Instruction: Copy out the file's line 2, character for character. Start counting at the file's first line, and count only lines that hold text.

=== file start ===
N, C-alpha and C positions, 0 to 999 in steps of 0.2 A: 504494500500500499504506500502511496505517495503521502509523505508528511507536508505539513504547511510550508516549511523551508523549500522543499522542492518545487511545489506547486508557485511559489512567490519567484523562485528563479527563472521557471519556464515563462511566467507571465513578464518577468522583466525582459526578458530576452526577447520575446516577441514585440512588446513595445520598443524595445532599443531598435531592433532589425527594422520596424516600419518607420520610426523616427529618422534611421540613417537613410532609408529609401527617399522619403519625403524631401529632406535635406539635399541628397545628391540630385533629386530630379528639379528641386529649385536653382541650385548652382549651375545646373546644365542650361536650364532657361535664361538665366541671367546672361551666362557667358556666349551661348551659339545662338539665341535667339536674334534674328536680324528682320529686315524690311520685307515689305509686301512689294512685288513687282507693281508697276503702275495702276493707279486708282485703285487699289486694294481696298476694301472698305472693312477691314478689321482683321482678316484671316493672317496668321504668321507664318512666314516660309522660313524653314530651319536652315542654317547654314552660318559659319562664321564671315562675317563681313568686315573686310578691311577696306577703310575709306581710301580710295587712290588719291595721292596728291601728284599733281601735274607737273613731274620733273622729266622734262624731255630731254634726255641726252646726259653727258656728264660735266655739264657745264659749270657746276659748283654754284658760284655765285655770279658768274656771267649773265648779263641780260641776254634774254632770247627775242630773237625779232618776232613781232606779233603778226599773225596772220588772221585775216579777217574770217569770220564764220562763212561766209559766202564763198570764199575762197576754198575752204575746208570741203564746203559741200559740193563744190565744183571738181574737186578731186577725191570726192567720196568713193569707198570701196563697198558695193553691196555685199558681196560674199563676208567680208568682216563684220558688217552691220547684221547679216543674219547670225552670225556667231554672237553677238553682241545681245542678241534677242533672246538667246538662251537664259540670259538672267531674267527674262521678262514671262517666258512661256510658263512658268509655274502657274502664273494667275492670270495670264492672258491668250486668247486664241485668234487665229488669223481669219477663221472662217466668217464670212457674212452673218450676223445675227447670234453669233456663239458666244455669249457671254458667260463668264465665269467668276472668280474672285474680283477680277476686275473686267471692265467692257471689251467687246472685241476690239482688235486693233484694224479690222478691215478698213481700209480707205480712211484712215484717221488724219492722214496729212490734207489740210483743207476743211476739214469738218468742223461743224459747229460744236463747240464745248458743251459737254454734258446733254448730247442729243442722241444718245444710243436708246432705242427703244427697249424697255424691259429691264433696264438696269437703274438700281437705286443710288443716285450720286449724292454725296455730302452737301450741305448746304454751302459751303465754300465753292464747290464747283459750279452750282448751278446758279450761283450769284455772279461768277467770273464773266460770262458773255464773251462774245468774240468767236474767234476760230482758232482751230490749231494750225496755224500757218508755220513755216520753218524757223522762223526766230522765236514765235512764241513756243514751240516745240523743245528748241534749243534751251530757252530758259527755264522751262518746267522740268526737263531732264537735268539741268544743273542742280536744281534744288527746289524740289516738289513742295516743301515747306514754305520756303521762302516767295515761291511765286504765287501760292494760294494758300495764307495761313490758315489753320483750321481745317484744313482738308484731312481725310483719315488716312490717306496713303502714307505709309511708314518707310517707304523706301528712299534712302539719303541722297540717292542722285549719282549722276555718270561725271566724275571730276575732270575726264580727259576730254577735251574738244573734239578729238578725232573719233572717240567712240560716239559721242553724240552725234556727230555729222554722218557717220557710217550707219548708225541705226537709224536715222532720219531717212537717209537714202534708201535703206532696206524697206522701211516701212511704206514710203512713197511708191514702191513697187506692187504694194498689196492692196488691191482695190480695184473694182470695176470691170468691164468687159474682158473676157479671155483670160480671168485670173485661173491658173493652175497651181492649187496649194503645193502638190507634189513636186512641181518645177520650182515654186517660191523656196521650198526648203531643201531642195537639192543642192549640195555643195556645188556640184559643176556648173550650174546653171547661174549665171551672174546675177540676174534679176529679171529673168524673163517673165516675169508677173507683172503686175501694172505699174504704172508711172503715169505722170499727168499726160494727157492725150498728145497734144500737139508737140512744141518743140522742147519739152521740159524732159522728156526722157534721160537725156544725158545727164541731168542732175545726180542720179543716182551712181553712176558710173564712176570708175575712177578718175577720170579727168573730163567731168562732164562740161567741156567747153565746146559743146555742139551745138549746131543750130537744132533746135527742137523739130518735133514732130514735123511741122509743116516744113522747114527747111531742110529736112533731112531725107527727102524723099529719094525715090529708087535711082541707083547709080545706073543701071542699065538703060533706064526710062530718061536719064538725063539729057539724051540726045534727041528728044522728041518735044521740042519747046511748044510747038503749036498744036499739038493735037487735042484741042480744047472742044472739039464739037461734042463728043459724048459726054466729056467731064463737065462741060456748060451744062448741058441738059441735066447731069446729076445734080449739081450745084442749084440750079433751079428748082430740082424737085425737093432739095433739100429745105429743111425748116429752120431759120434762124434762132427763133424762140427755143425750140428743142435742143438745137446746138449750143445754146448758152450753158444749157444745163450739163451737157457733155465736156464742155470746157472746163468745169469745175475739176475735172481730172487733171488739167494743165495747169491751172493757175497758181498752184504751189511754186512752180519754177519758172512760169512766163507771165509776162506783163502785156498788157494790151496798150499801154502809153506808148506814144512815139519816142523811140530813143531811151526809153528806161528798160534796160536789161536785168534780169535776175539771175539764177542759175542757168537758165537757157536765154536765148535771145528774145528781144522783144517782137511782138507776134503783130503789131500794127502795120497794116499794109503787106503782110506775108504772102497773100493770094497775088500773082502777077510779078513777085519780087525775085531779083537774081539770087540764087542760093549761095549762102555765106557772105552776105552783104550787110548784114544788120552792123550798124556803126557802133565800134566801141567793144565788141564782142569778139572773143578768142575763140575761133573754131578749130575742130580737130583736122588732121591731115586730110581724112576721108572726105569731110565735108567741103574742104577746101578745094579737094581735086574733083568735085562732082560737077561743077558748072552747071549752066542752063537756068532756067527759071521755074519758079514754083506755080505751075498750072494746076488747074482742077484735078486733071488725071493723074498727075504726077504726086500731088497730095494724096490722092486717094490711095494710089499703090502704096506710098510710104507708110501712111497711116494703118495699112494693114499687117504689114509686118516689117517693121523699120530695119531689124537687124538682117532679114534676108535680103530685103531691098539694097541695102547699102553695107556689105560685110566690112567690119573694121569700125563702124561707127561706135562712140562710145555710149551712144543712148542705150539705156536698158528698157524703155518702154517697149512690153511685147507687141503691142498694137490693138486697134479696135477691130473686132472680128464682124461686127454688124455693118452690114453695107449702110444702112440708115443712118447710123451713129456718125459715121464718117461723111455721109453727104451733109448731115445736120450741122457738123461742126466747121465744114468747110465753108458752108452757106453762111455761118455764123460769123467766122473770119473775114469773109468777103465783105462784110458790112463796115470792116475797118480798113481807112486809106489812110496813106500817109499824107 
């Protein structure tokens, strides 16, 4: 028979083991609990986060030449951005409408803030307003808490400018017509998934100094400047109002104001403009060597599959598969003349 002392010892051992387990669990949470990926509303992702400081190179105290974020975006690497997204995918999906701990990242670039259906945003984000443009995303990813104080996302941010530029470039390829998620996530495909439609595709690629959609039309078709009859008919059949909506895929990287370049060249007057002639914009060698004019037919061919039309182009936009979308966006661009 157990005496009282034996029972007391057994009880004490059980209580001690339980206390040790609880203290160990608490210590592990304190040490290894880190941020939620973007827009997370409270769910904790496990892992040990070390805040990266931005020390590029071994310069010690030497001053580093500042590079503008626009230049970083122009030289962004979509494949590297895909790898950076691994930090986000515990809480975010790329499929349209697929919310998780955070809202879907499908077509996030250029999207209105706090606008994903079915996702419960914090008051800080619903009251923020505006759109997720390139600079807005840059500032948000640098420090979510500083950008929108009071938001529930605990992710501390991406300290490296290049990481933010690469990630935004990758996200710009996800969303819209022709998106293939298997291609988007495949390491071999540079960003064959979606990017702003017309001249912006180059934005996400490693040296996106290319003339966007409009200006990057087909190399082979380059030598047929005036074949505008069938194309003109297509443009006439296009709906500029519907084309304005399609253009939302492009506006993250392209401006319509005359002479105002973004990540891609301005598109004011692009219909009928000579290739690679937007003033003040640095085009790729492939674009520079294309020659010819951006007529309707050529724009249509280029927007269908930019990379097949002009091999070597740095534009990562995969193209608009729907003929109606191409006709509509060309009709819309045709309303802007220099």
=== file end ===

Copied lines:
């Protein structure tokens, strides 16, 4: 028979083991609990986060030449951005409408803030307003808490400018017509998934100094400047109002104001403009060597599959598969003349 002392010892051992387990669990949470990926509303992702400081190179105290974020975006690497997204995918999906701990990242670039259906945003984000443009995303990813104080996302941010530029470039390829998620996530495909439609595709690629959609039309078709009859008919059949909506895929990287370049060249007057002639914009060698004019037919061919039309182009936009979308966006661009 157990005496009282034996029972007391057994009880004490059980209580001690339980206390040790609880203290160990608490210590592990304190040490290894880190941020939620973007827009997370409270769910904790496990892992040990070390805040990266931005020390590029071994310069010690030497001053580093500042590079503008626009230049970083122009030289962004979509494949590297895909790898950076691994930090986000515990809480975010790329499929349209697929919310998780955070809202879907499908077509996030250029999207209105706090606008994903079915996702419960914090008051800080619903009251923020505006759109997720390139600079807005840059500032948000640098420090979510500083950008929108009071938001529930605990992710501390991406300290490296290049990481933010690469990630935004990758996200710009996800969303819209022709998106293939298997291609988007495949390491071999540079960003064959979606990017702003017309001249912006180059934005996400490693040296996106290319003339966007409009200006990057087909190399082979380059030598047929005036074949505008069938194309003109297509443009006439296009709906500029519907084309304005399609253009939302492009506006993250392209401006319509005359002479105002973004990540891609301005598109004011692009219909009928000579290739690679937007003033003040640095085009790729492939674009520079294309020659010819951006007529309707050529724009249509280029927007269908930019990379097949002009091999070597740095534009990562995969193209608009729907003929109606191409006709509509060309009709819309045709309303802007220099």